The Brain Death Debate: A Methodological Analysis – Part 2 (Hatam Sofer)
The Enlightenment severely altered our conception of how the body functions, so it’s not surprising that the sources that figure prominently in the debate over brain death begin to accumulate only in the early modern period. The teshuvah of Hakham Zevi that we cited in the previous post was largely a reaction to the way early modern science cast doubt on traditional models of physiology. However, this teshuvah does not directly address the question of how to define death. Hakham Zevi’s analysis does have indirect ramifications for that question, which we began to discuss in our analysis of Rashi in our last post, but we will leave a full study of his teshuvah for our next post when we discuss how Rabbi Moshe Feinstein incorporates it into his own analysis.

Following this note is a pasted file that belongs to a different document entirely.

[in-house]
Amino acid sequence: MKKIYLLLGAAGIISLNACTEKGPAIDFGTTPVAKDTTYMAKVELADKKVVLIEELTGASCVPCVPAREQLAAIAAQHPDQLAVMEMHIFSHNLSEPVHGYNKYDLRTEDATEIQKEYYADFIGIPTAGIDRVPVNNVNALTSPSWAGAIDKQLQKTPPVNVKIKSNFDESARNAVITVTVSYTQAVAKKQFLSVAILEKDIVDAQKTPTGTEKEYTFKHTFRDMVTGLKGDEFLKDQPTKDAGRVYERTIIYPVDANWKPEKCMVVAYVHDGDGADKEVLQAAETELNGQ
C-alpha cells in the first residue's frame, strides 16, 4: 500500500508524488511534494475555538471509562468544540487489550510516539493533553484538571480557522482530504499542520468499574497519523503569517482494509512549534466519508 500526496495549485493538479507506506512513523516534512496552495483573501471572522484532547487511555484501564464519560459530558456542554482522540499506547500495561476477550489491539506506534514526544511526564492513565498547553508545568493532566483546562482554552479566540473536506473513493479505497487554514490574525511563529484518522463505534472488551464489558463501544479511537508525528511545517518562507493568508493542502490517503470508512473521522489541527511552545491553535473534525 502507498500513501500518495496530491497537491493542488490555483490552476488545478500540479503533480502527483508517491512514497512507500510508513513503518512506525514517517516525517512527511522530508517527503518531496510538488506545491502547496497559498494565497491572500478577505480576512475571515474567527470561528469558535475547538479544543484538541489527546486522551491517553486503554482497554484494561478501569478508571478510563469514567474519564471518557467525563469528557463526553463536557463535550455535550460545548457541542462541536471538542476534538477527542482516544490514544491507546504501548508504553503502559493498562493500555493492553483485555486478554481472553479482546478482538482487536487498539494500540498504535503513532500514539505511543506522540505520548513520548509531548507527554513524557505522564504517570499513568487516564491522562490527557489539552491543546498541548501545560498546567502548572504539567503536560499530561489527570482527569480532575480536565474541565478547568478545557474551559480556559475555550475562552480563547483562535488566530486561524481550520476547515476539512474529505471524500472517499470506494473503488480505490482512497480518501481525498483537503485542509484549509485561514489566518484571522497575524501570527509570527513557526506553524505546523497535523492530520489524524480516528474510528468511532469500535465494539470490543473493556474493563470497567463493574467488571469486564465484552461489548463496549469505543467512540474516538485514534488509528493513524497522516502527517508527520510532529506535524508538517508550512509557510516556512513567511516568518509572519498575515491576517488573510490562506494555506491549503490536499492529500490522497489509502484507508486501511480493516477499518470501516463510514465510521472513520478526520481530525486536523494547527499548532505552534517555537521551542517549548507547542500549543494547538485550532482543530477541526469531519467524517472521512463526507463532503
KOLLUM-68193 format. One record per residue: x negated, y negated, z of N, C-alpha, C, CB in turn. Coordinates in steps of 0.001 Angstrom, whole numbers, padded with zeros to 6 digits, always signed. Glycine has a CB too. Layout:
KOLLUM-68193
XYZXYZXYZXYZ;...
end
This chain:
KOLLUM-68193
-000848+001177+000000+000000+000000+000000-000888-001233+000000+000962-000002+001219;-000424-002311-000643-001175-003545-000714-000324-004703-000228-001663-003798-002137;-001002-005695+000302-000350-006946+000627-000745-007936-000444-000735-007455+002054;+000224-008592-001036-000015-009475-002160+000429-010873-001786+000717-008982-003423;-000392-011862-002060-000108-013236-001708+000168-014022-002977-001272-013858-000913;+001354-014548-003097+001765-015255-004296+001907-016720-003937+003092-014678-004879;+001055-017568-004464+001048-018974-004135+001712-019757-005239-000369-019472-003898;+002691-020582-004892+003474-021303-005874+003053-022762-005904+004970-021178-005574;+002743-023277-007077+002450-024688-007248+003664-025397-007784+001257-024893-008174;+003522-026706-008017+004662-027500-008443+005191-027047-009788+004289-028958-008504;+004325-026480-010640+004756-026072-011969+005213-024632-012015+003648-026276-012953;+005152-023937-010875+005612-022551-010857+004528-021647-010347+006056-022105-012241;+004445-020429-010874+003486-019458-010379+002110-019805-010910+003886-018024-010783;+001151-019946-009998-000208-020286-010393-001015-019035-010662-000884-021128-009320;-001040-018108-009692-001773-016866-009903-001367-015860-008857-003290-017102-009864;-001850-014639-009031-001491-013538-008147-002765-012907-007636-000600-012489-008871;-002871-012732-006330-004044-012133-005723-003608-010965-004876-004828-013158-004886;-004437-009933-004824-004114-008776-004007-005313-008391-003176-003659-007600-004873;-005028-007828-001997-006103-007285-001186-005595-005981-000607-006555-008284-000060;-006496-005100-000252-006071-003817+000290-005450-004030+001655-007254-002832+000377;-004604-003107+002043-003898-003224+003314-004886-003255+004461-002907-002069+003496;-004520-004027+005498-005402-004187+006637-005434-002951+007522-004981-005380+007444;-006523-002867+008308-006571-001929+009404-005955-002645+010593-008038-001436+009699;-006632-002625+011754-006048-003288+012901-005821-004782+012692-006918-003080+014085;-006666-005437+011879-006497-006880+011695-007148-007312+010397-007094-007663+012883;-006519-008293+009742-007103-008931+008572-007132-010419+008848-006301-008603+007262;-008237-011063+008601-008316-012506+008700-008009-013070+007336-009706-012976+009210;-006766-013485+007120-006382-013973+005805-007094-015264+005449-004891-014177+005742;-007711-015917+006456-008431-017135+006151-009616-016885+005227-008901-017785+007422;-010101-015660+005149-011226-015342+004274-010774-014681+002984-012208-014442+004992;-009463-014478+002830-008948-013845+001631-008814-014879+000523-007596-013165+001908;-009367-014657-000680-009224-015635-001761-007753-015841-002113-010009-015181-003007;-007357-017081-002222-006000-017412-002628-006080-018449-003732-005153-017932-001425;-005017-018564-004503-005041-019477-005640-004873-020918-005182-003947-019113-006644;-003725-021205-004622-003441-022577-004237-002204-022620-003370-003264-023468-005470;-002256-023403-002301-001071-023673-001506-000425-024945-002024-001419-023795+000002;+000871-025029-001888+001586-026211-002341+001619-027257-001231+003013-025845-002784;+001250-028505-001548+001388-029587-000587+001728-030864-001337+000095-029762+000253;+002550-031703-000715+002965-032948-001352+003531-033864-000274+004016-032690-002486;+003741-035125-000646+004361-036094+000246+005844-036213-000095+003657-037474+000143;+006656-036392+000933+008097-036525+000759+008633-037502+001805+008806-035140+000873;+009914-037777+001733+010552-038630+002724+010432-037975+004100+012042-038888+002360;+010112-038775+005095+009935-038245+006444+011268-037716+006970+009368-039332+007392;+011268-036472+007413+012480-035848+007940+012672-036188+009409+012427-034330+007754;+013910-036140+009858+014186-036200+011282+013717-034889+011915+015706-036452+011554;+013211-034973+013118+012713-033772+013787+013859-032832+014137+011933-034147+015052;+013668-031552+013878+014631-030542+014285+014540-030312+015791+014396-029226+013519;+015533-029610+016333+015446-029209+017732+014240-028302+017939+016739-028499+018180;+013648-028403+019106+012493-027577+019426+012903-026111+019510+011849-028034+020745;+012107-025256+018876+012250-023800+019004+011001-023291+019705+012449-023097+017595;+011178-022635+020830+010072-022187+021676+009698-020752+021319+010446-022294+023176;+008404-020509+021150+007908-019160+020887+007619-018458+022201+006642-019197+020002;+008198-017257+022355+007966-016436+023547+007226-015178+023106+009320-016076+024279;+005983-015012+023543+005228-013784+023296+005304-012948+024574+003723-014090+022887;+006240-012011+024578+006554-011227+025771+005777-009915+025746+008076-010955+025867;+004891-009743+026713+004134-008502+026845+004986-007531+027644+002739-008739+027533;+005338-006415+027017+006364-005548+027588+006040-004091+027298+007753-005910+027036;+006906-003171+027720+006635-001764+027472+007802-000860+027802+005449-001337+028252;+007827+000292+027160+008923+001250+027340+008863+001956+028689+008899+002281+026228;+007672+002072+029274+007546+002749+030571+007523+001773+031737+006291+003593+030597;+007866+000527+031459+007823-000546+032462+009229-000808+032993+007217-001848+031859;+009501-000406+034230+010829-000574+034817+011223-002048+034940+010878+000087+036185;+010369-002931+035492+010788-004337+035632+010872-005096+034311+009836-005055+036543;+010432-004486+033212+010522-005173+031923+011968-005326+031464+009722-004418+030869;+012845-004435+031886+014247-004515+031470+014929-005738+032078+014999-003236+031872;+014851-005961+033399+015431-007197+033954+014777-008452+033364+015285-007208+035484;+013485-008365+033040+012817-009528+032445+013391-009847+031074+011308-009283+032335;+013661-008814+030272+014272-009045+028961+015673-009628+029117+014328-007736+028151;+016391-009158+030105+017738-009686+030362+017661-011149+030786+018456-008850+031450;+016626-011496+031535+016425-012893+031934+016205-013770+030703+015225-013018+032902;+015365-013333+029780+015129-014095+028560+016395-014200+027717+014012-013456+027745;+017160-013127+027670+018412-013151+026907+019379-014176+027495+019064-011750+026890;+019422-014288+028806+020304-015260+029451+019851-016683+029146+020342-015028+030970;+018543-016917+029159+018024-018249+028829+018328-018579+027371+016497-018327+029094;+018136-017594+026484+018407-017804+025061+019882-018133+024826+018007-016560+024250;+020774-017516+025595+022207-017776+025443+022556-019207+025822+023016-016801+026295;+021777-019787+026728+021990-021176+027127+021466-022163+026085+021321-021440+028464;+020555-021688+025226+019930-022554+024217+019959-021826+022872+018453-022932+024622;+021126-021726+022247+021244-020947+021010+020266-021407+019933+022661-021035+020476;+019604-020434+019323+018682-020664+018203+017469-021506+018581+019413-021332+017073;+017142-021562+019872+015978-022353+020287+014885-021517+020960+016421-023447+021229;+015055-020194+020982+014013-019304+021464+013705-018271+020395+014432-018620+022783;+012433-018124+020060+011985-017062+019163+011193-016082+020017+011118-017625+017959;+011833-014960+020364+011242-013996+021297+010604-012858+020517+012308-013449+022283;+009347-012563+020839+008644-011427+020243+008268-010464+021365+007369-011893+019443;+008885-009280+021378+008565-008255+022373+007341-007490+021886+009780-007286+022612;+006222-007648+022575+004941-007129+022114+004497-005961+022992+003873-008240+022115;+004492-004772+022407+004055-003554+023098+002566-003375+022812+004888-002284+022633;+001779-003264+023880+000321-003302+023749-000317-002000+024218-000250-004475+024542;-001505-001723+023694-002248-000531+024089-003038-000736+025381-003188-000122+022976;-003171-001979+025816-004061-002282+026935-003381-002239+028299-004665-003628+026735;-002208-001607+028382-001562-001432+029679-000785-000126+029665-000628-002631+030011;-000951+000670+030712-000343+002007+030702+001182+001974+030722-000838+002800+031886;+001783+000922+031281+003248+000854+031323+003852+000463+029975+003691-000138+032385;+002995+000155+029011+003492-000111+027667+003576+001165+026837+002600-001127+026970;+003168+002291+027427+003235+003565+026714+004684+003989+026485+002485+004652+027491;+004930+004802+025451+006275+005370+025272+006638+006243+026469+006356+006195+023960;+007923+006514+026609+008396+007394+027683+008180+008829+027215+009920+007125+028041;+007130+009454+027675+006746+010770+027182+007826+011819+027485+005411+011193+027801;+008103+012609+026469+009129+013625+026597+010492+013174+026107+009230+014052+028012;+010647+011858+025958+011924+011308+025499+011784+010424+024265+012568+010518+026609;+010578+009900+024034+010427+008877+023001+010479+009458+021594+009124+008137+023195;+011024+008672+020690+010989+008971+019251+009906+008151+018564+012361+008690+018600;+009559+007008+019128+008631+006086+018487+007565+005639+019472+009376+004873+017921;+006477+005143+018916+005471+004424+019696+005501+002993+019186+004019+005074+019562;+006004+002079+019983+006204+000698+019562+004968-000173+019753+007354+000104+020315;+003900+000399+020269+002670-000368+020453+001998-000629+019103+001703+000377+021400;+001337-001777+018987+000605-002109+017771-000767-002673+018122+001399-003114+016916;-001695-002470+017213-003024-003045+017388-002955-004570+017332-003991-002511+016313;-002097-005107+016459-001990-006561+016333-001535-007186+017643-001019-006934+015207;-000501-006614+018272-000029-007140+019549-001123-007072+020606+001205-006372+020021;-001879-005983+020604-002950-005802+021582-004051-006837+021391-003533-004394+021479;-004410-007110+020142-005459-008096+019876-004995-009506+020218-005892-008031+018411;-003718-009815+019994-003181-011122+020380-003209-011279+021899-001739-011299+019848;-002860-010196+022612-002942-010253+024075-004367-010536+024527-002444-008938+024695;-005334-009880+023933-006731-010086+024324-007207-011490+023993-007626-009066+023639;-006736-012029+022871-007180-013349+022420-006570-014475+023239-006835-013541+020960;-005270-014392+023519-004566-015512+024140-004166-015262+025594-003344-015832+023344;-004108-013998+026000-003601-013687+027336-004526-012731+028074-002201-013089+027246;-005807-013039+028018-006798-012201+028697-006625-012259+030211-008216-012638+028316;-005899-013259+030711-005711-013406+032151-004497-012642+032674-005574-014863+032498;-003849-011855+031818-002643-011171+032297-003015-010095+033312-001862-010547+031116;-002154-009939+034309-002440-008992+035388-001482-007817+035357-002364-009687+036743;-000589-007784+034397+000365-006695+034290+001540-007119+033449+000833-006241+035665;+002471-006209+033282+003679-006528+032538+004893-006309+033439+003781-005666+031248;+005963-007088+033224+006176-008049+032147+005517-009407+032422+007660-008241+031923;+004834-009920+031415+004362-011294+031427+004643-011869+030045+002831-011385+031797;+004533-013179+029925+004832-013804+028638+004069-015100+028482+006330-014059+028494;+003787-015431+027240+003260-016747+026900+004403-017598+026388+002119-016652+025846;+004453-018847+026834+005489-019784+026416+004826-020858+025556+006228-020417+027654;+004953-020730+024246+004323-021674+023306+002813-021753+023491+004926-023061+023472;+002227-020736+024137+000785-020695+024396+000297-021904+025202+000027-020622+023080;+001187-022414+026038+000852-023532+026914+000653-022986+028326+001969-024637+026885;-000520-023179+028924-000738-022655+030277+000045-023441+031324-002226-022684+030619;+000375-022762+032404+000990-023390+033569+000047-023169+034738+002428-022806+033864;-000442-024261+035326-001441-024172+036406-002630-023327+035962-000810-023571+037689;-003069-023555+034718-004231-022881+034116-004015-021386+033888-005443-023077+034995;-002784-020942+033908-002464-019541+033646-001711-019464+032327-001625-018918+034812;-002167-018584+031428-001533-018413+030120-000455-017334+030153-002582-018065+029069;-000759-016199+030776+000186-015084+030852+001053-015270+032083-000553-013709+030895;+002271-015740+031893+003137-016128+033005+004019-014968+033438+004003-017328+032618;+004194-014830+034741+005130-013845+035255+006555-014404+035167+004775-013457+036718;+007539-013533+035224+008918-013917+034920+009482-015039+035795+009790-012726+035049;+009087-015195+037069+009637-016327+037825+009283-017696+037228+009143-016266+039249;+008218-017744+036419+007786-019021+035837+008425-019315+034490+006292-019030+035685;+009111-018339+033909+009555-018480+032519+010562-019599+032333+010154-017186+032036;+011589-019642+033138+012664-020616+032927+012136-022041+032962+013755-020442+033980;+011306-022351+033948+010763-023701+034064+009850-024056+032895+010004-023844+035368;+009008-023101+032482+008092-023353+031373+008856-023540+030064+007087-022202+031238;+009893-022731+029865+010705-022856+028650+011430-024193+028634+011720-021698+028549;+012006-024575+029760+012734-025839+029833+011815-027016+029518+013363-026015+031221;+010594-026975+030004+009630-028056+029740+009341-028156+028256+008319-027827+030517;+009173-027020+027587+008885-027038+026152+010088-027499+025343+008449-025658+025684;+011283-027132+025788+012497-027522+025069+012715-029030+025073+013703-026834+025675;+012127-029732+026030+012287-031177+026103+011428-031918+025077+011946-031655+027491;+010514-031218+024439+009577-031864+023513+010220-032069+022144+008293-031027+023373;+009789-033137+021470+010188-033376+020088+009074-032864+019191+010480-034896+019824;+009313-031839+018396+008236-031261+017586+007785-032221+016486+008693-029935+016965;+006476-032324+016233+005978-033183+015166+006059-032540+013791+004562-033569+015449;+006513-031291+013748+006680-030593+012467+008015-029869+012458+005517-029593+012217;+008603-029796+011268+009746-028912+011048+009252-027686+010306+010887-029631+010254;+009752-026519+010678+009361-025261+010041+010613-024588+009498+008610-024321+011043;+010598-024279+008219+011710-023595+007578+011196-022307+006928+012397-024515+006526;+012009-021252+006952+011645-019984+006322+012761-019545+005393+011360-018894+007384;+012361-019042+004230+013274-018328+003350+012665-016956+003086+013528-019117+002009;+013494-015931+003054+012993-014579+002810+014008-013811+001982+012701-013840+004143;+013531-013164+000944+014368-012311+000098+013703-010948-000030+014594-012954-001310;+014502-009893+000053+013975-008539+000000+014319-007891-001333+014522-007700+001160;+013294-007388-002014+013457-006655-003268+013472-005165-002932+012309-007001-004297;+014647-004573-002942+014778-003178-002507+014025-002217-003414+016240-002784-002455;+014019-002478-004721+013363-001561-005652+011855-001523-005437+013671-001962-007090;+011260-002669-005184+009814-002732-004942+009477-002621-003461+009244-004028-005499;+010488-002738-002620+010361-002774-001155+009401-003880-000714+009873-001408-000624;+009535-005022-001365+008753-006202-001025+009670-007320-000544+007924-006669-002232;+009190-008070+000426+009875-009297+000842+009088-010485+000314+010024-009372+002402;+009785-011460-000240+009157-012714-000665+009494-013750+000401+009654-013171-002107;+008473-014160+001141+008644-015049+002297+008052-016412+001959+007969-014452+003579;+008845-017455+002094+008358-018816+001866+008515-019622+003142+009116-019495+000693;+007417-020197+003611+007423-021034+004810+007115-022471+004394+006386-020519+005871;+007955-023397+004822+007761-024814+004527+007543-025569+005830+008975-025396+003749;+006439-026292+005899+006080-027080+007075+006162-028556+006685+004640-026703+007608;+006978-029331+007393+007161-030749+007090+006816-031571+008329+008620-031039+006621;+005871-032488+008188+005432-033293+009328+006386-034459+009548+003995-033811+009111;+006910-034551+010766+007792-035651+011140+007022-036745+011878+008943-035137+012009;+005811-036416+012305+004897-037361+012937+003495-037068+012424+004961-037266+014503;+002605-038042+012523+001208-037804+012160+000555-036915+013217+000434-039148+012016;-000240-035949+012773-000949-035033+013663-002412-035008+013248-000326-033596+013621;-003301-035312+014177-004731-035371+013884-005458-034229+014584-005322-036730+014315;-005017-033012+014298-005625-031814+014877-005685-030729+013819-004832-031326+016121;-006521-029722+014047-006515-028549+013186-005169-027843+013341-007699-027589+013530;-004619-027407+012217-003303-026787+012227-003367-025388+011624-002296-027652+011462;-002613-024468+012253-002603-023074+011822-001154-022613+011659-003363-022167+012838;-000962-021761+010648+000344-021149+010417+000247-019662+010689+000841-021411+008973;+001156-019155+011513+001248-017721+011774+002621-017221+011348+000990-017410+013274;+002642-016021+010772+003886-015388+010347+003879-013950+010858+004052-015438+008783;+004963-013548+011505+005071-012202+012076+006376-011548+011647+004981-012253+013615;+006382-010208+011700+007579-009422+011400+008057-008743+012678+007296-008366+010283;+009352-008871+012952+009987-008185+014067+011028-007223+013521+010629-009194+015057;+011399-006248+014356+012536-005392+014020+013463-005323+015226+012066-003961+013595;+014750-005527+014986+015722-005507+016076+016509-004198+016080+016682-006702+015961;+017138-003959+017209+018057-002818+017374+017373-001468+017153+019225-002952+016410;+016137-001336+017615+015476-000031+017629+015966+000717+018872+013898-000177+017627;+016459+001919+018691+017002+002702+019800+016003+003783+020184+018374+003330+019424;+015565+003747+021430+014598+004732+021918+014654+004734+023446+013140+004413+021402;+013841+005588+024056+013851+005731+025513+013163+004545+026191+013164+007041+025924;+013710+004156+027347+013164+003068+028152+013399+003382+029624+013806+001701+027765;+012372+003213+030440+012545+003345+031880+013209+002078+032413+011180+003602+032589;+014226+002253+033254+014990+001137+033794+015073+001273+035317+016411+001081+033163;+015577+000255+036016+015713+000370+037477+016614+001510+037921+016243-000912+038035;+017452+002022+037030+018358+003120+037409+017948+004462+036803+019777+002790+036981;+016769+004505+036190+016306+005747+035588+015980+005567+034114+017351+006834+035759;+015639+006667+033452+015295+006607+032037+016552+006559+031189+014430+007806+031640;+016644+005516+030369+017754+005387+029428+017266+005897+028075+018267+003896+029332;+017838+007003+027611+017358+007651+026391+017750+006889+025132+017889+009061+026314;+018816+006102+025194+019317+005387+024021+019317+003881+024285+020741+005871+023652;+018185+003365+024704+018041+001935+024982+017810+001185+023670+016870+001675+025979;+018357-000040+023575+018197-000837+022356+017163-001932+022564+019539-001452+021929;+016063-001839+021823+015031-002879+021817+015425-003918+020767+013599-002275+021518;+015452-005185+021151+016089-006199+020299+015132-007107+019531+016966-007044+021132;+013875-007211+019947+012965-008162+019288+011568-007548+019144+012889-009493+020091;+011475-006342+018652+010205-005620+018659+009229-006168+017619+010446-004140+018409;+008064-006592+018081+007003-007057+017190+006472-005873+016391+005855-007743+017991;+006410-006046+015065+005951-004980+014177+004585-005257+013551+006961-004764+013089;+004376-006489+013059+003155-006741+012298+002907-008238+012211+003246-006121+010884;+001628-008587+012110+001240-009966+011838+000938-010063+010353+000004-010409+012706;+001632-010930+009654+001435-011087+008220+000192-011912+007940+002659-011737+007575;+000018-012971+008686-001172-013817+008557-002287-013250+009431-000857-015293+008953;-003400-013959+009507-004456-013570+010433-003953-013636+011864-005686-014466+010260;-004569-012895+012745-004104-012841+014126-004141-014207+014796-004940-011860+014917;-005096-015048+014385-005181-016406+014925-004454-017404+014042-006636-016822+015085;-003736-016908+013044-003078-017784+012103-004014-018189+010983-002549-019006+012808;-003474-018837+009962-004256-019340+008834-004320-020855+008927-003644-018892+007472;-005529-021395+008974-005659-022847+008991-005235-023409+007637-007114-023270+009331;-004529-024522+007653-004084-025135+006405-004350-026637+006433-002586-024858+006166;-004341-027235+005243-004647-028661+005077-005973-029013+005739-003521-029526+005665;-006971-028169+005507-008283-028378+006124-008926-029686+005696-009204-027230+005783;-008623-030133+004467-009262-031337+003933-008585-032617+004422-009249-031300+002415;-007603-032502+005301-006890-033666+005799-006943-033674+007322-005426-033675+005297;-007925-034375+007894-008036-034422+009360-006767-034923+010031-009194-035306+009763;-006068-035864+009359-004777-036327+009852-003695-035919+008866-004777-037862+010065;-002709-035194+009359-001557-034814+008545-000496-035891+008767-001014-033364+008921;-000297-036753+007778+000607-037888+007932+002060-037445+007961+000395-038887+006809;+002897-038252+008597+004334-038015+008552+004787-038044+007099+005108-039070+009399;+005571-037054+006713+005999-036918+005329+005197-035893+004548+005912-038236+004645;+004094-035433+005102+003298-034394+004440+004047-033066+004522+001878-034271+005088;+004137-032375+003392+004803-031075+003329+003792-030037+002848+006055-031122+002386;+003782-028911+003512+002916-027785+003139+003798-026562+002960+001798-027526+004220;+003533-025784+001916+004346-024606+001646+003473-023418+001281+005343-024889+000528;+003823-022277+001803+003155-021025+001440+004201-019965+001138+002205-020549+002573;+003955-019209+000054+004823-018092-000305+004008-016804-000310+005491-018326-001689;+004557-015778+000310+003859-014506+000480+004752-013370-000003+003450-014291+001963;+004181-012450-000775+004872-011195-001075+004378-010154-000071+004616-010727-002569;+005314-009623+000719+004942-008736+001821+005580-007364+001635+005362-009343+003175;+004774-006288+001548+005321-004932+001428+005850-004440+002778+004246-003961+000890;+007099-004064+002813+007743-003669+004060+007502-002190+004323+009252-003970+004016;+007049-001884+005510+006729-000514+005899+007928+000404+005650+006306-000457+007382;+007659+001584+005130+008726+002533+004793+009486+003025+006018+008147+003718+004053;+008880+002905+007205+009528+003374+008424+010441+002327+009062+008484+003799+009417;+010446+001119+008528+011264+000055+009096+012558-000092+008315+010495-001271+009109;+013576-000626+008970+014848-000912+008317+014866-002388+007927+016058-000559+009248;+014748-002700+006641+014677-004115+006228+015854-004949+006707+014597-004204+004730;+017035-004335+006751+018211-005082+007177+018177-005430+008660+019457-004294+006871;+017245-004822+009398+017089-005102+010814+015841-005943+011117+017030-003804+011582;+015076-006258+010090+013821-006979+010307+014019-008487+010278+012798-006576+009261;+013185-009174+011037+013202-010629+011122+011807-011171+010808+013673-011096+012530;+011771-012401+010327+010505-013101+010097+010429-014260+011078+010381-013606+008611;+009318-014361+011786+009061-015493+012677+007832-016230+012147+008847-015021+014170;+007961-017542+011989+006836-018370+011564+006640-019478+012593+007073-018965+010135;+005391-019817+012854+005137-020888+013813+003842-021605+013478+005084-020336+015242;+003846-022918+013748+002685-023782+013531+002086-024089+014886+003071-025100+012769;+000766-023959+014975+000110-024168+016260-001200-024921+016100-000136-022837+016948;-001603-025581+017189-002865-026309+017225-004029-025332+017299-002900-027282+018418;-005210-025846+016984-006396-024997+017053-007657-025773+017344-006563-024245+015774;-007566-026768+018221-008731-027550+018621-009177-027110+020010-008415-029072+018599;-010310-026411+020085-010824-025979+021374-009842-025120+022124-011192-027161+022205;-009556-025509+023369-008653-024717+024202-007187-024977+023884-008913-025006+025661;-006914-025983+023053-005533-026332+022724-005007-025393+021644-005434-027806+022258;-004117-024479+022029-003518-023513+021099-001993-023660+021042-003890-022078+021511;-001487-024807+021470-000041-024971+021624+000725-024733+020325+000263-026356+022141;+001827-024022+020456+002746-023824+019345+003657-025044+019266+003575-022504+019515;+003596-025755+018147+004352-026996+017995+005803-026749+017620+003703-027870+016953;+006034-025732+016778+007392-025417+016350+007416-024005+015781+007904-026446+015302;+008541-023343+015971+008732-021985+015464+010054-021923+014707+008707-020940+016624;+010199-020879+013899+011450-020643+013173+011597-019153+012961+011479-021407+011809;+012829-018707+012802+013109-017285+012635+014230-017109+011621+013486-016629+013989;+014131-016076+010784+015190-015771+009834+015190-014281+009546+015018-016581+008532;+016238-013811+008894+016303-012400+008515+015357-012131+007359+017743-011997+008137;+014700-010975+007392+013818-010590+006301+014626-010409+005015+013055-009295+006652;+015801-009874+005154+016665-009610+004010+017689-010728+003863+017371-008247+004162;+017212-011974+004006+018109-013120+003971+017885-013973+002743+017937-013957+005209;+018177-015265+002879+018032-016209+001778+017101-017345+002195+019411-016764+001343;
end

The first modern source to directly address how Halakhah determines the moment of death is the teshuvah of Rabbi Moshe Schreiber (the “Hatam Sofer”) on the question of whether a doctor who is a kohein may examine a deceased individual in order to issue a death certificate (She’elot Ve’Teshuvot Hatam Sofer, Yoreh Deah #338). In the context of early 19th-century Europe, this question was freighted with a half century of conflict over how to establish the moment of death. During the 18th century, doctors began to question whether traditional means of establishing death were reliable, and popular pressure on this issue led some secular authorities to propose laws requiring that burial be postponed for two to three days, until the body began to decompose. These were often specifically intended to curtail the Jewish practice of same-day burial. In most cases, the Jewish community managed to avert these laws by agreeing to have deaths medically certified, so as to dispel any concern that the deceased might still be alive. Nonetheless, the question of how to establish death remained a matter of controversy, not only between the Jewish community and secular authorities, but also between maskilim (modernizers) and traditionalists within the Jewish community.